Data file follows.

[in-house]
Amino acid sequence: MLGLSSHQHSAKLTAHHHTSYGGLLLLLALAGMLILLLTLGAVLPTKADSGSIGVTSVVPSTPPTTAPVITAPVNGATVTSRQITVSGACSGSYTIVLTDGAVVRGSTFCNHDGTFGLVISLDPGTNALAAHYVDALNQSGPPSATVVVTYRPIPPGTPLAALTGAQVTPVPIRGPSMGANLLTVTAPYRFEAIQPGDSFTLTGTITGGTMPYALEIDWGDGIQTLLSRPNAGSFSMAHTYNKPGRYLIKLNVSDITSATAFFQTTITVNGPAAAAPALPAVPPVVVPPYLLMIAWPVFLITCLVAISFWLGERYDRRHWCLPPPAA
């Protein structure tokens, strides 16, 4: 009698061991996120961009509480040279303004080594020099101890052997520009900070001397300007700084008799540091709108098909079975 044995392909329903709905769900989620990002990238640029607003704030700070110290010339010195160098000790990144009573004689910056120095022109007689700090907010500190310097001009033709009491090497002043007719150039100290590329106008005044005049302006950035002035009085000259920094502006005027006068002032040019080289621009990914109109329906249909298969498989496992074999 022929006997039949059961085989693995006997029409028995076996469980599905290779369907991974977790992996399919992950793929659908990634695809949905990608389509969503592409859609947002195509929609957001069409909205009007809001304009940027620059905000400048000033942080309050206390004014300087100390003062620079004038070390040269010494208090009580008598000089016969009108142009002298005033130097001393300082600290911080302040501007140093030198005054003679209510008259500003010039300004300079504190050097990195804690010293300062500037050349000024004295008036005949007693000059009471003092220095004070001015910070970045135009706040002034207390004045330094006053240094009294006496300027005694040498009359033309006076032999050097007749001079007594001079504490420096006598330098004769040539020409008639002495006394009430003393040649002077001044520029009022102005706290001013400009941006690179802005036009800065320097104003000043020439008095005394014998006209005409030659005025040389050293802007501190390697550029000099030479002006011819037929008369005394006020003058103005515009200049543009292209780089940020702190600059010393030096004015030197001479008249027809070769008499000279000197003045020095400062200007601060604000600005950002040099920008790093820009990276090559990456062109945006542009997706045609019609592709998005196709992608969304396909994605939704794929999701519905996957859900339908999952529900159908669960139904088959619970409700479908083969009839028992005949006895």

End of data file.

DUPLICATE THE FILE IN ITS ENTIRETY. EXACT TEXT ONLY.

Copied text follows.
[in-house]
Amino acid sequence: MLGLSSHQHSAKLTAHHHTSYGGLLLLLALAGMLILLLTLGAVLPTKADSGSIGVTSVVPSTPPTTAPVITAPVNGATVTSRQITVSGACSGSYTIVLTDGAVVRGSTFCNHDGTFGLVISLDPGTNALAAHYVDALNQSGPPSATVVVTYRPIPPGTPLAALTGAQVTPVPIRGPSMGANLLTVTAPYRFEAIQPGDSFTLTGTITGGTMPYALEIDWGDGIQTLLSRPNAGSFSMAHTYNKPGRYLIKLNVSDITSATAFFQTTITVNGPAAAAPALPAVPPVVVPPYLLMIAWPVFLITCLVAISFWLGERYDRRHWCLPPPAA
């Protein structure tokens, strides 16, 4: 009698061991996120961009509480040279303004080594020099101890052997520009900070001397300007700084008799540091709108098909079975 044995392909329903709905769900989620990002990238640029607003704030700070110290010339010195160098000790990144009573004689910056120095022109007689700090907010500190310097001009033709009491090497002043007719150039100290590329106008005044005049302006950035002035009085000259920094502006005027006068002032040019080289621009990914109109329906249909298969498989496992074999 022929006997039949059961085989693995006997029409028995076996469980599905290779369907991974977790992996399919992950793929659908990634695809949905990608389509969503592409859609947002195509929609957001069409909205009007809001304009940027620059905000400048000033942080309050206390004014300087100390003062620079004038070390040269010494208090009580008598000089016969009108142009002298005033130097001393300082600290911080302040501007140093030198005054003679209510008259500003010039300004300079504190050097990195804690010293300062500037050349000024004295008036005949007693000059009471003092220095004070001015910070970045135009706040002034207390004045330094006053240094009294006496300027005694040498009359033309006076032999050097007749001079007594001079504490420096006598330098004769040539020409008639002495006394009430003393040649002077001044520029009022102005706290001013400009941006690179802005036009800065320097104003000043020439008095005394014998006209005409030659005025040389050293802007501190390697550029000099030479002006011819037929008369005394006020003058103005515009200049543009292209780089940020702190600059010393030096004015030197001479008249027809070769008499000279000197003045020095400062200007601060604000600005950002040099920008790093820009990276090559990456062109945006542009997706045609019609592709998005196709992608969304396909994605939704794929999701519905996957859900339908999952529900159908669960139904088959619970409700479908083969009839028992005949006895």